There are so many adventures to be had when you’re a kid on the farm. But those adventures can come with risks.
According to Farm Safety for Just Kids, “one child dies every three days on a farm. Every day 38 kids are injured in an agricultural related accident.” In 2012, over 7,700 kids were injured on a farm.
To help keep youth safe and reduce these statistics, the McPherson County Farm Bureau and K-State Research and Extension McPherson County joined forces more than 15 years ago to host a farm safety day camp. The annual program raises awareness of safety hazards for youth ages 8 to 11 to learn more about rural dangers, specifically on the farm. MKC has helped sponsor this event for the past seven years.
While many youth are taught safe farm practices at home, farm safety programming reinforces the importance of safety. “As producers, we know we work in a hazardous environment. Even though we try and teach our youth to be safe, hearing it again from another person in their community may be
what is needed for the message to sink in and help keep them safe,” said Jonie James, agriculture and natural resources agent for McPherson County.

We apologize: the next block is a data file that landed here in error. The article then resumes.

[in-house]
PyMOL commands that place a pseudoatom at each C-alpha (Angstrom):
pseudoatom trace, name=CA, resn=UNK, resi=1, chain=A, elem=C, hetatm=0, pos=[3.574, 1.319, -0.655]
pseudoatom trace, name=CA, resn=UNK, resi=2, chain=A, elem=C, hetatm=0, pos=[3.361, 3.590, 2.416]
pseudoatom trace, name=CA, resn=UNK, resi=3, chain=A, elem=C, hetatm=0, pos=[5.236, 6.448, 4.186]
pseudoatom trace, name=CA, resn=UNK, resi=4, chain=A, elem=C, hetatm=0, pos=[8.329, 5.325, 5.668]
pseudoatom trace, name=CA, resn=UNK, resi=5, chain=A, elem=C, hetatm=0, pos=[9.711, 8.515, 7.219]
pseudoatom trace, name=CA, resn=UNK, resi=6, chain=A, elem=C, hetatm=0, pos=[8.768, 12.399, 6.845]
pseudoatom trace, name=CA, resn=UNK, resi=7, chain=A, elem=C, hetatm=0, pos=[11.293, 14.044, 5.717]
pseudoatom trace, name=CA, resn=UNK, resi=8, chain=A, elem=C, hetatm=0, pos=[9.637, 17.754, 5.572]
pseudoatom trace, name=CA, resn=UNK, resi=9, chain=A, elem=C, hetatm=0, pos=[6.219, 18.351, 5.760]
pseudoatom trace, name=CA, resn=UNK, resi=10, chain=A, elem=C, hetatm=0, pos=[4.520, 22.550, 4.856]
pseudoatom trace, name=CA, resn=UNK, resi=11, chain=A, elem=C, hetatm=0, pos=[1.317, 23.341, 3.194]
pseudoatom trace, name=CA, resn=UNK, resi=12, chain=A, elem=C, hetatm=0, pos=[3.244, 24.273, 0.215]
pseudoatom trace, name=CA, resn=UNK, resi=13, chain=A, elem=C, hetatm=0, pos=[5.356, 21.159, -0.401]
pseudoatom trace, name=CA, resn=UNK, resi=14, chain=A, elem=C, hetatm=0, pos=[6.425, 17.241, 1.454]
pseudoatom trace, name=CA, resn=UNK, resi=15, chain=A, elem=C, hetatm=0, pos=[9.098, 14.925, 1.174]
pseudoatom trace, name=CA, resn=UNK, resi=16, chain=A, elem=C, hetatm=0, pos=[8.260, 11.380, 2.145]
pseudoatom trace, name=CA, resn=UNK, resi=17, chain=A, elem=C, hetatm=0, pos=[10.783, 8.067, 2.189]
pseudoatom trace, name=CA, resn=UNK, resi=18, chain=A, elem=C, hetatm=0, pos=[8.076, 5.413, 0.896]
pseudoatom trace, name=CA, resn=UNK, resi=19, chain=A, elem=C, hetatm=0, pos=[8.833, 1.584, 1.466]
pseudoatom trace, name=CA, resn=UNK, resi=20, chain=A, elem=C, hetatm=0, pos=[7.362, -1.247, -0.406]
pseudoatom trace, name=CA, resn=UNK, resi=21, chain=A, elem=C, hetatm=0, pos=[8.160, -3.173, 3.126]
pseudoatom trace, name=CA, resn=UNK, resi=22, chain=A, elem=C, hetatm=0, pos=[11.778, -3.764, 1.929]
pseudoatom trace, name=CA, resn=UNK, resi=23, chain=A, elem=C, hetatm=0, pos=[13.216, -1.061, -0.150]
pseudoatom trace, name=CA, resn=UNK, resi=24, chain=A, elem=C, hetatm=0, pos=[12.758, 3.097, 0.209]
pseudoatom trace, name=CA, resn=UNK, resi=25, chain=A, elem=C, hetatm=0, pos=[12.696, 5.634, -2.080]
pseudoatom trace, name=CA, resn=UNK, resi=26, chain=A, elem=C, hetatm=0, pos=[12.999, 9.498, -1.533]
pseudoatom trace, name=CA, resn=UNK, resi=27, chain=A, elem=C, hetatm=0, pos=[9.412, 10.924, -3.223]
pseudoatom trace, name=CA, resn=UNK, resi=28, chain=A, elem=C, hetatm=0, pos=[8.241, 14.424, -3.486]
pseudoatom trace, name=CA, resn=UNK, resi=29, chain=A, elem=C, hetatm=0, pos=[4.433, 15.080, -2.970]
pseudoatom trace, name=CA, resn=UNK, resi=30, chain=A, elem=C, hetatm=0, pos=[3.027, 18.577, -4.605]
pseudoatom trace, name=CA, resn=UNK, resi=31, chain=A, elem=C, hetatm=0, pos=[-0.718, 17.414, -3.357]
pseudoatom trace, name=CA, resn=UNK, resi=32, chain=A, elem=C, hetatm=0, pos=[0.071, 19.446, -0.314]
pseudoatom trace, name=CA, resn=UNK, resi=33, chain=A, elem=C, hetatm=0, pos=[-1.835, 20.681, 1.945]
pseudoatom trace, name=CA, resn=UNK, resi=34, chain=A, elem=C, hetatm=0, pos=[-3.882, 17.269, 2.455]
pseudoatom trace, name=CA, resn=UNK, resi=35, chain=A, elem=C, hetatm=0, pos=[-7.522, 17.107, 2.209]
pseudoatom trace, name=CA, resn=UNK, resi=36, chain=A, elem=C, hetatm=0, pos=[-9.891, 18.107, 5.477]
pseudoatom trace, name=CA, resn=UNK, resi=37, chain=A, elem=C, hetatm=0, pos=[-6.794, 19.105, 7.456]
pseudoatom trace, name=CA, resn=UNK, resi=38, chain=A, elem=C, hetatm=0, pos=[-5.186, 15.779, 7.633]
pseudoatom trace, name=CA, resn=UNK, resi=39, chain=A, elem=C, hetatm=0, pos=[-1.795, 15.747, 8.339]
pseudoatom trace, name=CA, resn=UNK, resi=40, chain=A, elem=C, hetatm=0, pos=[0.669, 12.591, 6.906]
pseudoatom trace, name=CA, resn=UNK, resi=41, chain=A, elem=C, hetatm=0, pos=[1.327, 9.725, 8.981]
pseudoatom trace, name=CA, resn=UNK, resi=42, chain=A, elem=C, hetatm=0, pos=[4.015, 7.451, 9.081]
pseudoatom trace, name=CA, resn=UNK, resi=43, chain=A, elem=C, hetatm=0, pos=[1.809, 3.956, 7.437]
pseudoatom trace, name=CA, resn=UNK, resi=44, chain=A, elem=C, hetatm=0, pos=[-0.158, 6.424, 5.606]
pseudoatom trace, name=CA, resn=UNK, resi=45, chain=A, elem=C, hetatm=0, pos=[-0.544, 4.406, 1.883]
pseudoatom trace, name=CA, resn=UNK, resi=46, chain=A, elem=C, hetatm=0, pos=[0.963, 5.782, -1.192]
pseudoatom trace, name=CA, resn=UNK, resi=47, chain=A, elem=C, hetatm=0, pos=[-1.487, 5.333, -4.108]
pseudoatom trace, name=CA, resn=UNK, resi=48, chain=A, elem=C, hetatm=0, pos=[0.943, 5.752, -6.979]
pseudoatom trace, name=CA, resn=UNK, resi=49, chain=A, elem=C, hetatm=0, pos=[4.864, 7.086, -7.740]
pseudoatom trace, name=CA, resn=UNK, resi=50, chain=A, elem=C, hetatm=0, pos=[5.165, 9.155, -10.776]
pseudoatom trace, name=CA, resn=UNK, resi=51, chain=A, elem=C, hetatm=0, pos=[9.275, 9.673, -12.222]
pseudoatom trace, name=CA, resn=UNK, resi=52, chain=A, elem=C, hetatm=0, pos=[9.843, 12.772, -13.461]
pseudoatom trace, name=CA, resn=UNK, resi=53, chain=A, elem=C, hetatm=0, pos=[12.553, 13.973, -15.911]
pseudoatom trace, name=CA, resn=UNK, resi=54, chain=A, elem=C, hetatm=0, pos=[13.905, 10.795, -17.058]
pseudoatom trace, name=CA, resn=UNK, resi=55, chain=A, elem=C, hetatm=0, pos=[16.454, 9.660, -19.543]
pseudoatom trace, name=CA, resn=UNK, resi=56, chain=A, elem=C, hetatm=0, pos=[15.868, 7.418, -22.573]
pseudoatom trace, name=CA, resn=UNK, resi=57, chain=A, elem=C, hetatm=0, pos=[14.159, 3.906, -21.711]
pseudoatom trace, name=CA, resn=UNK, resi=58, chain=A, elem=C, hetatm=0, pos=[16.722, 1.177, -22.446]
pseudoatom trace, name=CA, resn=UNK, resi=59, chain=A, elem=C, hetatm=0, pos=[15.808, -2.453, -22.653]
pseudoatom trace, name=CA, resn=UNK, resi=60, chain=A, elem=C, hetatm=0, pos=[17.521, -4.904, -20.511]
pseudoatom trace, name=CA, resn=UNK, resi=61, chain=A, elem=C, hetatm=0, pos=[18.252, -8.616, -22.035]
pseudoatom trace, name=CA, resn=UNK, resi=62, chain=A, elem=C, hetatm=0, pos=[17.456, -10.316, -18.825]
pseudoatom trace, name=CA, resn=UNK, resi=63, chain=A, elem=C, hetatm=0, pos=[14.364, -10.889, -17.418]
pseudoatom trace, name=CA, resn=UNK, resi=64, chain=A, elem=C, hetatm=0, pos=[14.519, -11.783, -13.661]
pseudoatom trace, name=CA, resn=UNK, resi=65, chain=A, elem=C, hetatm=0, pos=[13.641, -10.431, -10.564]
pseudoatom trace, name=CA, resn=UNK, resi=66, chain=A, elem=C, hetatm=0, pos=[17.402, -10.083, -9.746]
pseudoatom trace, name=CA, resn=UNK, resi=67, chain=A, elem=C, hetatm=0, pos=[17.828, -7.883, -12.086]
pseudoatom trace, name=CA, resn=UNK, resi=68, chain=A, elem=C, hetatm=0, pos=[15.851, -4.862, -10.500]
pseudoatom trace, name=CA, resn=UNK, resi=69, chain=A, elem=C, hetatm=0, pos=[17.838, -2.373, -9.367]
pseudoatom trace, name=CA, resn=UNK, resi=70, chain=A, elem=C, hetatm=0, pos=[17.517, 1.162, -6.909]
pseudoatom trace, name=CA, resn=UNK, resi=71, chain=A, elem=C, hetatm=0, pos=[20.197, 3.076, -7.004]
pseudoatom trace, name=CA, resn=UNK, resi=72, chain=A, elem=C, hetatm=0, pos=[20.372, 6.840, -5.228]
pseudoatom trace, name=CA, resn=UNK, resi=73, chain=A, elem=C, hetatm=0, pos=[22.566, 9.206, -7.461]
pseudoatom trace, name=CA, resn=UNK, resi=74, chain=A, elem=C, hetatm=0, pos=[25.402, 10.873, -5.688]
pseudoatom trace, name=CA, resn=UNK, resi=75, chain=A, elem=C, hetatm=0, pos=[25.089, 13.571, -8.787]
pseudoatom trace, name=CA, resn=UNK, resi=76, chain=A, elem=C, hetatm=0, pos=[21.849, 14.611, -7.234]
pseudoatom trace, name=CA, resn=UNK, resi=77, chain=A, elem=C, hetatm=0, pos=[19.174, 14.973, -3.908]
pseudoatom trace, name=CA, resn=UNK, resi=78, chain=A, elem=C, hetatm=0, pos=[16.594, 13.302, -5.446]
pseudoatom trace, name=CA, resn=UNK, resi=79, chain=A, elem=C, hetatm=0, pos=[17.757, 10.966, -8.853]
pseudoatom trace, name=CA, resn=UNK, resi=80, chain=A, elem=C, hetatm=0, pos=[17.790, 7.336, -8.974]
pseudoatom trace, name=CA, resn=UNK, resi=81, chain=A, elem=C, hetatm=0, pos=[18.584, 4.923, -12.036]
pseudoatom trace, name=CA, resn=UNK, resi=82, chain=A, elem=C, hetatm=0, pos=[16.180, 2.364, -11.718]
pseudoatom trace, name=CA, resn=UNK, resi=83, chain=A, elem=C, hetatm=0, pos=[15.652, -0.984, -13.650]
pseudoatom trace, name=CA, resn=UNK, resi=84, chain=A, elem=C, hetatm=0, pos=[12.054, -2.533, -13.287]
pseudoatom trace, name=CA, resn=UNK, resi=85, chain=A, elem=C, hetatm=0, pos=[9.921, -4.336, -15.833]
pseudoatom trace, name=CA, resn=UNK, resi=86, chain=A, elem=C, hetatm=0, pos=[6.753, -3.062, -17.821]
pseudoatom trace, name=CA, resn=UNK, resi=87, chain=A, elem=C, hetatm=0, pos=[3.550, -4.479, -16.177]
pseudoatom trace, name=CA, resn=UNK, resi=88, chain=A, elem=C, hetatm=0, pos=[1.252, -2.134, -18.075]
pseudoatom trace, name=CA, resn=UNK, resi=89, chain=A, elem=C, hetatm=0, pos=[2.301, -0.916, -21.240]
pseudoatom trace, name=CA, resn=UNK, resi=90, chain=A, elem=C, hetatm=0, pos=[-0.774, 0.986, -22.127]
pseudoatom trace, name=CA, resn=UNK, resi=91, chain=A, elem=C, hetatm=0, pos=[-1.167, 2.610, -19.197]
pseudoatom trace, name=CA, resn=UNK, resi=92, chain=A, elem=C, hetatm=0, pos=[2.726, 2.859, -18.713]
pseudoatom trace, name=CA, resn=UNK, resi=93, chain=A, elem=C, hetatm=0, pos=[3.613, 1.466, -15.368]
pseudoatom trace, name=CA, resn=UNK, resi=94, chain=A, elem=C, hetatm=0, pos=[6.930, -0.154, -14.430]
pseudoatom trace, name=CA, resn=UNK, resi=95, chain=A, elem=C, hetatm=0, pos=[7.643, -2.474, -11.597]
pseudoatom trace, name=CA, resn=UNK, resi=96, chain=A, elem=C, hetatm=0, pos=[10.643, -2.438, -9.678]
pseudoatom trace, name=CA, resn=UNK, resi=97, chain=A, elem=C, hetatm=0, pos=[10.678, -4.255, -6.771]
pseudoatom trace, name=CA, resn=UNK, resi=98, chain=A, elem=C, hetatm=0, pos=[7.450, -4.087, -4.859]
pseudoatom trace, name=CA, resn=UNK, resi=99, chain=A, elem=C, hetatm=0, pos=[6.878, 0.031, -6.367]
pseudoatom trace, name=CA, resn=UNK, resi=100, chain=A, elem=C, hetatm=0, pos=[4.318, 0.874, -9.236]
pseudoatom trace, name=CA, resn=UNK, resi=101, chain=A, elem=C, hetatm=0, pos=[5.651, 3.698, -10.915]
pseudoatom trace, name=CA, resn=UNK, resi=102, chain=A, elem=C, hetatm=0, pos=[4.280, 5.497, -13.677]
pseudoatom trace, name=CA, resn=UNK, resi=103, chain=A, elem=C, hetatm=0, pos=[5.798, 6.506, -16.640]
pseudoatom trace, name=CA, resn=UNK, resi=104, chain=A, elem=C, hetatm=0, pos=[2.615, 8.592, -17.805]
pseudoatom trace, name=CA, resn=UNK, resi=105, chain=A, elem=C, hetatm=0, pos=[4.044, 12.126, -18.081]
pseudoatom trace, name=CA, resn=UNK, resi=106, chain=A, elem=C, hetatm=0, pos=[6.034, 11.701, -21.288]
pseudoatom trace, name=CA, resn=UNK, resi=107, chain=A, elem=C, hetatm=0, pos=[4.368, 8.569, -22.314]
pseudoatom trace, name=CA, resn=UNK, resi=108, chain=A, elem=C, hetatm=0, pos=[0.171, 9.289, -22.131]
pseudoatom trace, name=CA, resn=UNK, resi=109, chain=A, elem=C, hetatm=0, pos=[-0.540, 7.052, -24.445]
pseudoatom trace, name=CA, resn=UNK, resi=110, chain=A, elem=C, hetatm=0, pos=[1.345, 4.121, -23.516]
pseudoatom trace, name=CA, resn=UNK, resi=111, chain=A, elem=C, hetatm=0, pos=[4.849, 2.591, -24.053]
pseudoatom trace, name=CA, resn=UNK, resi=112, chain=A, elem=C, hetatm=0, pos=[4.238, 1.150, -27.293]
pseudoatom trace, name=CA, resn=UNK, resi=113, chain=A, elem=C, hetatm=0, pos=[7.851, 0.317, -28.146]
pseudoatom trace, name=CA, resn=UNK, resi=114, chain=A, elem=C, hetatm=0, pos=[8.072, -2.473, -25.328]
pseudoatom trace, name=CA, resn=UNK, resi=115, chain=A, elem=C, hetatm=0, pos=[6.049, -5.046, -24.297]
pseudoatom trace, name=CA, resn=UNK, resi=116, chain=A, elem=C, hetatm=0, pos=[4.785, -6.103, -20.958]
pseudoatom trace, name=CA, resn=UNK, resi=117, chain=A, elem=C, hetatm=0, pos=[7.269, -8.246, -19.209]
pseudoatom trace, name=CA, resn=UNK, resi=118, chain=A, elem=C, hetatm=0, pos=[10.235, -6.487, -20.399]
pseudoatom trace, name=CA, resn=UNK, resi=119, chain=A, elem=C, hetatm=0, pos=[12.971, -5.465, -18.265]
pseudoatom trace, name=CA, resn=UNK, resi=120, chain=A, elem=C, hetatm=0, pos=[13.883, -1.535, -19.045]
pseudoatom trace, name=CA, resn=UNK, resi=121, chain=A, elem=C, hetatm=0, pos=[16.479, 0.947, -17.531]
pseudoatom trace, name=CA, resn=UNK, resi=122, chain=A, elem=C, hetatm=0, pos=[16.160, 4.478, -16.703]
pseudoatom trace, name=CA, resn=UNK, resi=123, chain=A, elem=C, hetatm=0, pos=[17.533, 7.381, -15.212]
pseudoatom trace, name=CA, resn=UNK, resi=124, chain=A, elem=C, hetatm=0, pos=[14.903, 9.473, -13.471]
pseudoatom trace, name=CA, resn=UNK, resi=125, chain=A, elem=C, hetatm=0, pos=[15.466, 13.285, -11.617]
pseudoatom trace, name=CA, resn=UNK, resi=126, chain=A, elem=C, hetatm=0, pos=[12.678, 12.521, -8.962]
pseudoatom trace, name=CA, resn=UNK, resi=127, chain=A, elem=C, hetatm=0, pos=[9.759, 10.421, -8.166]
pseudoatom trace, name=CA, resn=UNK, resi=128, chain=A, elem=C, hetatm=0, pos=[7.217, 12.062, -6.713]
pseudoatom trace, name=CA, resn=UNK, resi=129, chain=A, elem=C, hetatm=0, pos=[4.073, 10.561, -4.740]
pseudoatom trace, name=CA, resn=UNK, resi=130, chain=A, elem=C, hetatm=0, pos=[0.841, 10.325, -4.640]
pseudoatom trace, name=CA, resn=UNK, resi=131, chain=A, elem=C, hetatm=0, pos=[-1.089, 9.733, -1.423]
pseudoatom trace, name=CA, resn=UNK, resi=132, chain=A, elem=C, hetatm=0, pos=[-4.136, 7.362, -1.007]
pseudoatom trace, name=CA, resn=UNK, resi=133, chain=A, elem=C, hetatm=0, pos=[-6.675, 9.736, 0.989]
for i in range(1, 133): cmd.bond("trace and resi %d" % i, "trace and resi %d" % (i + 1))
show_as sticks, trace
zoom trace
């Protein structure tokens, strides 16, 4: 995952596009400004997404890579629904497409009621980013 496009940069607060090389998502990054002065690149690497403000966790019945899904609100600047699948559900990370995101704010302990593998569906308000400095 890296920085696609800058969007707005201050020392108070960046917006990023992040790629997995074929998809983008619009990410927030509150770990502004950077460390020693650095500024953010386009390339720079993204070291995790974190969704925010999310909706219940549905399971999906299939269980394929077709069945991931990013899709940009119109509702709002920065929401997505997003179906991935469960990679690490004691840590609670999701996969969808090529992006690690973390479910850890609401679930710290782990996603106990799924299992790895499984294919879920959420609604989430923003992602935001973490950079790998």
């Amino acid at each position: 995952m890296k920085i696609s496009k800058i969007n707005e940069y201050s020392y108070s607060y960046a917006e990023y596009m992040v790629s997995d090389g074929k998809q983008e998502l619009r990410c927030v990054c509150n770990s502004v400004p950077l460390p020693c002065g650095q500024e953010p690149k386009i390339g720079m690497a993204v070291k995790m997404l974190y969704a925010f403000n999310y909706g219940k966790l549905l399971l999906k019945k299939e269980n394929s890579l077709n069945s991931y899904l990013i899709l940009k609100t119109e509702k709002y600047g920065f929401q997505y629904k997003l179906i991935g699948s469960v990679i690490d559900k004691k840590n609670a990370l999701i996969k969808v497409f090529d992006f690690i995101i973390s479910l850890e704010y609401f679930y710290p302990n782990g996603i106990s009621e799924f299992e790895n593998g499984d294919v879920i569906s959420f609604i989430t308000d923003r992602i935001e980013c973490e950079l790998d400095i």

Eighty-three youth attended the 2014 day camp on June 12 at the McPherson County Fairgrounds. The program began with an accident demonstration and mock helicopter rescue. Following the demonstration, participants were able to look at the helicopter up close, which was the highlight of the camp for many.
Campers do not have to be children who live on a farm to benefit from the educational sessions, said James.
The seven, hands-on safety sessions included lessons on harvest, pesticides, electrical, PTOs and hydraulics, ATV and utility vehicles, fire, emergency and lawn equipment.
“Promoting safe practices for all ages on the farm is important to us,” states Kerry Watson, director of communications for MKC. “The McPherson County Day Camp is just one example of the programs we support. Most recently we teamed up with Nationwide Agribusiness and the National Education Center for Agricultural Safety to provide a grain bin safety program for producers, employees, and first responders.”